AT LEAST 120 homes have been deemed unsafe for residents to return after flooding, while hundreds more were flooded across the North West.
The Leader can reveal the damage tally after the State Emergency Service (SES) completed 1221 rapid damage assessments across the North West in towns like Moree, Narrabri, Gunnedah and Carroll.
In the figures to Wednesday afternoon, 355 properties had water over the floor, at varying heights.
Acting Namoi Region SES Controller Andrew Galvin told the Leader he expected the damage assessments would be completed by Thursday night, with the numbers expected to rise as the water recedes.
"We have done some in Narrabri but we can't do anymore there with the water that is still there," he said.
"There is about 15 properties in Narrabri that are residential and commercial properties that have overfloor flooding.
"There has been an incredible number done in Moree."
He said Carroll was completed on Tuesday, with Gunnedah to finish on Wednesday, but Narrabri and Moree will take more time.
"The rapid damage assessments on properties is being carried out and we're working to get people home safely and get those all clears done," Mr Galvin said.
Mr Galvin said the infrastructure damage was mounting, and Essential Energy has been assessing from the air the poles and wires that have fallen down.
"There has been impacts on sewerage treatment in both Narrabri and Moree, those councils have suffered damage to water and wastewater infrastructure which they're managing," Mr Galvin said.
"There is quite significant damage to road infrastructure that Transport for NSW and council is assessing."
FOOD DROPS BEGIN
Mr Galvin said the focus is also on getting food and emergency supplies to residents that are isolated across the North West. He said the "magnitude of requests" meant there was a backlog.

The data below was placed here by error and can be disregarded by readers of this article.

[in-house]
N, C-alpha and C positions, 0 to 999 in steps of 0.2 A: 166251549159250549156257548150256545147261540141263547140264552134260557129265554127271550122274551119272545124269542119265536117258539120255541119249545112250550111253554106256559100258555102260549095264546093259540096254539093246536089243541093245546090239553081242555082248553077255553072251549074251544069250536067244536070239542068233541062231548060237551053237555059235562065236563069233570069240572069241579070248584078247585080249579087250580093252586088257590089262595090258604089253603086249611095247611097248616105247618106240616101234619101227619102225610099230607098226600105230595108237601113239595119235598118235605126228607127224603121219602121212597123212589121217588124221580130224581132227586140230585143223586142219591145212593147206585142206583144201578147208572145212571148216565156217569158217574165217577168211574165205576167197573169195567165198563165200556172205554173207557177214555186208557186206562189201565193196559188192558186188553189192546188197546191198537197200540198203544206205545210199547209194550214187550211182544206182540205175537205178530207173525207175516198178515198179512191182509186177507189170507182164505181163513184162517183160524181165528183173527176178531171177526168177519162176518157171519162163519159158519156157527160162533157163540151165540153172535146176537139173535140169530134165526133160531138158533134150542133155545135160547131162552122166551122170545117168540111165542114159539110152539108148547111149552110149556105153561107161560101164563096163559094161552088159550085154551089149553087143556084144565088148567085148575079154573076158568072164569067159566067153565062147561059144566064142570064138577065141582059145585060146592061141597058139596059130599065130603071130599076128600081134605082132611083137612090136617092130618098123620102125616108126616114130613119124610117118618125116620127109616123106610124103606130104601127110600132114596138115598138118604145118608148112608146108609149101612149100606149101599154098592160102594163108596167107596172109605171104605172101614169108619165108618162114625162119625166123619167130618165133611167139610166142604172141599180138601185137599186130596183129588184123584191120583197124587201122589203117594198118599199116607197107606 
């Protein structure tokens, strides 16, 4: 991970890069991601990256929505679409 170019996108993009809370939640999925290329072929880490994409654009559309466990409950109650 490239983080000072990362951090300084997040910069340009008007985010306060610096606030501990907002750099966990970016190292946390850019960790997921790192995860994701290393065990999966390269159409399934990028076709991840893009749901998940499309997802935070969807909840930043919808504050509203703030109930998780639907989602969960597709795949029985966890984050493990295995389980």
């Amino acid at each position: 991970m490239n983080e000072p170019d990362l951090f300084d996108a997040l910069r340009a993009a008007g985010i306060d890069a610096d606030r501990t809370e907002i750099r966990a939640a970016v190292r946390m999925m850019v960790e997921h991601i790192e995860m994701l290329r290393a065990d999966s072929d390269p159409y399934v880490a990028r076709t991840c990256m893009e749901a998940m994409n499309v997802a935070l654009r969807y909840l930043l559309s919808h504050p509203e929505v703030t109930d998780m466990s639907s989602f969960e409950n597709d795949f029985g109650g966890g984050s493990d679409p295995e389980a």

"We have got significant numbers of resupply requests, we're working flat out because we have had some challenges in that space but we are getting on top of it," he said.
Moree Shire mayor Mark Johnson said council had taken it upon itself to do the first food drop to Yarraman on Wednesday using a front end loader and food donated from Woolworths.
"Yarraman has been a hot spot," he said.
"I know the frustration around isolated people getting food."
Mr Johnson said they had to work through layers of bureacracies, and that's why council went it alone with the front end loader, but now they had made head way with the SES.
"They're going to set up an air base in Moree with six helicopters, four for resupply and two for emergency services," he said.
"So this whole food issue will be far more coordinated."
The SES said the peak of the Namoi River is now at Wee Waa, which will be cut off for weeks. It was steady at 7.60m at Glencoe with major flooding on Wednesday afternoon.
"The township will certainly be, there is a lot of water around Wee Waa, I would expect it could be weeks," Mr Galvin said.
"The volume of water that is around, there is up to one-and-a-half metres across the lagoon."
The volume of water has meant the Unimog high-clearance vehicle can't be used, and SES boats and choppers were the only way in and out of town.
Narrabri peaked at 7.64m on Tuesday after the Narrabri Creek broke its banks and flooded parts of the town.
The river is expected to remain above the 6.70m major flood threshold in the town until Friday.
For Moree, the Mehi River was continuing to fall towards the moderate flood level on Wednesday.
Major flooding was still impacting Yarraman, which was isolated by the Gwydir River, while minor flooding was continuing at Pallamallawa and Gravesend.
Some areas that have been evacuated have been cleared to return home in Narrabri, and more areas in Moree were given the all clear on Wednesday, as well as Gunnedah.
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